St. Augustine Lighthouse

April 24, 2017/Jonathan Rundle/1 Comment

We’ve left Castillo de San Marcos in the rear view and no we’re on to the St. Augustine Light. Let’s explore the site’s history and climb the 219 steps to the top.

The grounds contain a nice gift shop (where you’ll buy admission to the tower), the lighthouse itself and the nearby Keeper’s House which has been converted into a museum.

While the Keeper’s House is worth browsing, you’re probably here to get to the top, so let’s get to steppin’.

St. Augustine Lighthouse entrance
St. Augustine Lighthouse entrance
St. Augustine Lighthouse stairs

Indeed it is a long way to the top whether or not you want to rock n’ roll. These are the very same steps that light keepers trudged up, except they also had to carry heavy oil buckets to fuel the lamp.

At a few points along the way up, you’re treated to a couple of windows which look out toward the ocean and on the opposite side, the city of St. Augustine.

Once at the top, we were greeted by a museum employee measuring the gusty winds. If it gets too windy, they’ll ban children from going to the top. And if it gets really windy, no one goes to the top. I don’t want to know how or why they had to make that distinction.

Obviously the views are incredible (more on those later) but you’re also treated to an unexpectedly great view of the Fresnel lens.

Fresnel lenses are cut so that they will send light over longer distances than a conventional lens. The angles cut into the glass capture more light and point it in a more useful angle than a convex shape would.

As a result, the light can be seen from up to 24 miles away.

Top of St. Augustine Lighthouse
Top of St. Augustine Lighthouse
St. Augustine Lighthouse lens

The antique lens was functional until some asshole shot it with a rifle in 1986, breaking 19 of the prisms. The Coast Guard considered removing it and replacing it with a more modern airport beacon. The local Junior Service League fought that plan and instead restored the 9-foot tall lens. This was the first restoration of its kind in the nation.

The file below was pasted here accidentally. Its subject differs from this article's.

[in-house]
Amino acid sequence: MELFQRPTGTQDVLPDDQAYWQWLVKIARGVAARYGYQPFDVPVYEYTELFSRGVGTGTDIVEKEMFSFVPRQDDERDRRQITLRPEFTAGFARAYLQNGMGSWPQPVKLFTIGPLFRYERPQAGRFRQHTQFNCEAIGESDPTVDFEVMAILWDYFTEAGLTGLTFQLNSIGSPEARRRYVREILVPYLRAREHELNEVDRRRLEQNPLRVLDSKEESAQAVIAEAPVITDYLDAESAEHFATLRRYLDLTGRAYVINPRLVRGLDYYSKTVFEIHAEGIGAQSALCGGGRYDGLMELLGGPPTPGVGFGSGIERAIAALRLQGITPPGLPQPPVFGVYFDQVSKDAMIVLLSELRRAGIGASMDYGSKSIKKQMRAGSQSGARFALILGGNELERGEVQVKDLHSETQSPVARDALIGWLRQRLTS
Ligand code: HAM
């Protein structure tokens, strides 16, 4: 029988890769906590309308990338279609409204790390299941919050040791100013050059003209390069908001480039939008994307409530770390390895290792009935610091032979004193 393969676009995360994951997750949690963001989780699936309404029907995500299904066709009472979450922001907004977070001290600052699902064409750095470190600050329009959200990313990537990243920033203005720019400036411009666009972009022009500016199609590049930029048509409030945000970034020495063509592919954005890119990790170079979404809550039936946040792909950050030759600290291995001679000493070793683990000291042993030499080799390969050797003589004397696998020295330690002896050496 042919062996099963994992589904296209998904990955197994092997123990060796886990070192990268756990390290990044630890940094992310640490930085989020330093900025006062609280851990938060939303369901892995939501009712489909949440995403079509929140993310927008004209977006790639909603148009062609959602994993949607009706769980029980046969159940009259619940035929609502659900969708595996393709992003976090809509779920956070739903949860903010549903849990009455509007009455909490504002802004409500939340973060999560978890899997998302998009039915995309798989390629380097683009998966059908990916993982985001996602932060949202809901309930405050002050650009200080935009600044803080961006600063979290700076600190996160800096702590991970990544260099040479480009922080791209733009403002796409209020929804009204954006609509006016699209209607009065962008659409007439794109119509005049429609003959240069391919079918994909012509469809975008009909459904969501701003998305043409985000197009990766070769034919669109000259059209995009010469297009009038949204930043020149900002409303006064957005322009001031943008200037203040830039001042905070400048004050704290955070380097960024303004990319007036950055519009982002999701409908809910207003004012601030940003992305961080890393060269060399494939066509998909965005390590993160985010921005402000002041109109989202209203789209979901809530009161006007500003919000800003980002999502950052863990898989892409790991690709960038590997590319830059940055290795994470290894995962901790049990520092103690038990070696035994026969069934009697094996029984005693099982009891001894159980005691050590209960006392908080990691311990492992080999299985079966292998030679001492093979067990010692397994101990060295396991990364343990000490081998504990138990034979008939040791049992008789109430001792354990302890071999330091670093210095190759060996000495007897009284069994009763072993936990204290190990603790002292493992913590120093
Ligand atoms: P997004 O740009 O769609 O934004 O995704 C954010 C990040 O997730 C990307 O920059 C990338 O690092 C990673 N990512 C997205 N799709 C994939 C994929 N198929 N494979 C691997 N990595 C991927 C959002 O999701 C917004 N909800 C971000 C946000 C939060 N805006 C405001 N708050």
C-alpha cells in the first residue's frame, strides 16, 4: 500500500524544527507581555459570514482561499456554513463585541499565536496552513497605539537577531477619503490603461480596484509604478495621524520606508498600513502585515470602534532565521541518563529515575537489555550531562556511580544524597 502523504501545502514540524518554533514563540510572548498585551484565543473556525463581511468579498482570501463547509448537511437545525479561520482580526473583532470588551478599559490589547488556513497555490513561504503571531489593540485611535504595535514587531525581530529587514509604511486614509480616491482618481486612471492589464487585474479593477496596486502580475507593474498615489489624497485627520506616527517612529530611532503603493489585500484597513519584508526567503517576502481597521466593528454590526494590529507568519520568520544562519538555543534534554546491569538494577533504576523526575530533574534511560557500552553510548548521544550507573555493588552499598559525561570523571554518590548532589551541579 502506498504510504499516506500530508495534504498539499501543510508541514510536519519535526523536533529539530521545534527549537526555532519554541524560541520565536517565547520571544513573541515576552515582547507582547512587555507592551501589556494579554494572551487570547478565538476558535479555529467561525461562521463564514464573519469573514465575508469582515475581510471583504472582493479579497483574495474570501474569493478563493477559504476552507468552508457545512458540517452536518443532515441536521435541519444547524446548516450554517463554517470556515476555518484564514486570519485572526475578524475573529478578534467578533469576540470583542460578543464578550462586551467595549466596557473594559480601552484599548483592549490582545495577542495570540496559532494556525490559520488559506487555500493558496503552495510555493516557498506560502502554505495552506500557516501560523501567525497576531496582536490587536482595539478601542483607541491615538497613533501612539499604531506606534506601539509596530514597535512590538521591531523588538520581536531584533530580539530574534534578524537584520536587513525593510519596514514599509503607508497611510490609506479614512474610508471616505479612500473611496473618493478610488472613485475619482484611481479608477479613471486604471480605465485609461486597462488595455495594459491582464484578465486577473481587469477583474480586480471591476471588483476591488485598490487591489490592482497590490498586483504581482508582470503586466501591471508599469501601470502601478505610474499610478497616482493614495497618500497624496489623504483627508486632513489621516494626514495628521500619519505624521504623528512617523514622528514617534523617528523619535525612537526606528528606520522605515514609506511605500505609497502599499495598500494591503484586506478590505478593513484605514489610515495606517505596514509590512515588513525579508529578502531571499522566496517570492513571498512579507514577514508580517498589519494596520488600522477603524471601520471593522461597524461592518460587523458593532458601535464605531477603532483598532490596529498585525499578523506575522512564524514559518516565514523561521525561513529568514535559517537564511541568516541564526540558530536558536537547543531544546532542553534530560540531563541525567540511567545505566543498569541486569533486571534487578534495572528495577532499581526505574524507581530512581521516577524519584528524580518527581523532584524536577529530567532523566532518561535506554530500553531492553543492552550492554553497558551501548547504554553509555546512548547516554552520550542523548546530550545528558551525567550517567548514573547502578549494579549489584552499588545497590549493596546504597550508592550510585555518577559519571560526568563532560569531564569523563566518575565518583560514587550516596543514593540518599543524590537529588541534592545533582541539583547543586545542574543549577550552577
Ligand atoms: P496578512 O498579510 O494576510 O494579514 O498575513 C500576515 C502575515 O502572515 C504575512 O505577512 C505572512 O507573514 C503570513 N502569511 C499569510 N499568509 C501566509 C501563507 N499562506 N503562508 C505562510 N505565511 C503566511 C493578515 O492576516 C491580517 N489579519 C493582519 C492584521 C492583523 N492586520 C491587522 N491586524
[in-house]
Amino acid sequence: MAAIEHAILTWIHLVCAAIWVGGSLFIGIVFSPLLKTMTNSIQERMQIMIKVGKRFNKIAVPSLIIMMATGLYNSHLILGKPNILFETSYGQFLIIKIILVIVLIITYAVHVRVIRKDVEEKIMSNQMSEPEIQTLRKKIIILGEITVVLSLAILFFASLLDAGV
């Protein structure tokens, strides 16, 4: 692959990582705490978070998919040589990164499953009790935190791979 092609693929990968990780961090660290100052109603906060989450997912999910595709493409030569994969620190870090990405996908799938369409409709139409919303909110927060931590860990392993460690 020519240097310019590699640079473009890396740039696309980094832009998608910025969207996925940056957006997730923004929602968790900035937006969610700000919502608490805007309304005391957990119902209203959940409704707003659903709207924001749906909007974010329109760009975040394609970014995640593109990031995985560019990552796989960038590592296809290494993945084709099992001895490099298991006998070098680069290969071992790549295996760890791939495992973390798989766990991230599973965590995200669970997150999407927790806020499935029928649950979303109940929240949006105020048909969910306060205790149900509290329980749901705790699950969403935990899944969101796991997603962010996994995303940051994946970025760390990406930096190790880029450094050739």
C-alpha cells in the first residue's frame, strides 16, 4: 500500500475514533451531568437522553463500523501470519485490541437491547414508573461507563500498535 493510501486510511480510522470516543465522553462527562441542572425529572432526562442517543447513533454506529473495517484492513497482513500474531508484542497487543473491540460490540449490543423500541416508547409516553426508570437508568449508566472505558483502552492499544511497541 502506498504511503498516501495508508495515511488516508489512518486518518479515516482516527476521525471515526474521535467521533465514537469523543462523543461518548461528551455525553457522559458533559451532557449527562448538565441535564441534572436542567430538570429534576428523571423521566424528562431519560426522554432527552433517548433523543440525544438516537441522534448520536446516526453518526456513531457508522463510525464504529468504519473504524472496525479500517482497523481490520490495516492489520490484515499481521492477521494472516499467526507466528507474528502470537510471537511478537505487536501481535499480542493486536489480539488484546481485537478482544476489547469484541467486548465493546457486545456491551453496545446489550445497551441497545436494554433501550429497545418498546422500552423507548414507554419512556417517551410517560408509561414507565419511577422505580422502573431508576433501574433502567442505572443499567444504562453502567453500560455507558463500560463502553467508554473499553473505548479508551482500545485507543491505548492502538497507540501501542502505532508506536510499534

At 165 feet tall, the lighthouse is the tallest structure for miles. As such, the best views around can be found here. Downtown St. Augustine is only about 1 1/2 miles away as the bird flies.

View of St. Augustine from St. Augustine Lighthouse
View from St. Augustine Lighthouse
St. Augustine Lighthouse view

There has been a watchtower in this area since the late 16th century. This structure was built in 1874 and has endured quite a bit. For instance, in 1886 an earthquake caused the tower to “sway violently,” as noted by the keeper at the time.

Plumbing made it all the way out here in 1907, electricity in 1925, and automation in 1955. Naturally, with automation comes the elimination of human workers. The three keepers were soon relieved of their duties.

An arsonist lit the Keeper’s House on fire in 1970. Man, you really can’t have nice things.

In 1980, that same local group mentioned earlier who protected the lens, took on the massive project of restoration. They petitioned successfully to add the lighthouse to the National Register of Historic Places.

In 1994, the St. Augustine Lighthouse & Museum opened to the public. What once employed 3 keepers now employs 50 and sees visits from 225,000 people each year.

St. Augustine Lighthouse Selfie mirror

Before you go, make sure to grab a quick photo in the convex “selfie” mirror!

What to know

The lighthouse can be seen on a number of creative tours that the St. Augustine Lighthouse & Maritime Museum puts on. Check their website for any news on special tours or even private tours.

General admission will cost you $13, seniors and kids under 12 get in for $11. Under 44 inches? Hey, you’re free!

Visit the light between 9am and 6pm, 7pm in the summer. Open every day except for Christmas and Thanksgiving.

Comments (1)

  • Jo A Walsh .April 24, 2017.Reply

    I love it when you guys travel !!!! That lighthouse is wonderful. So beautiful.Thanks for the tour.

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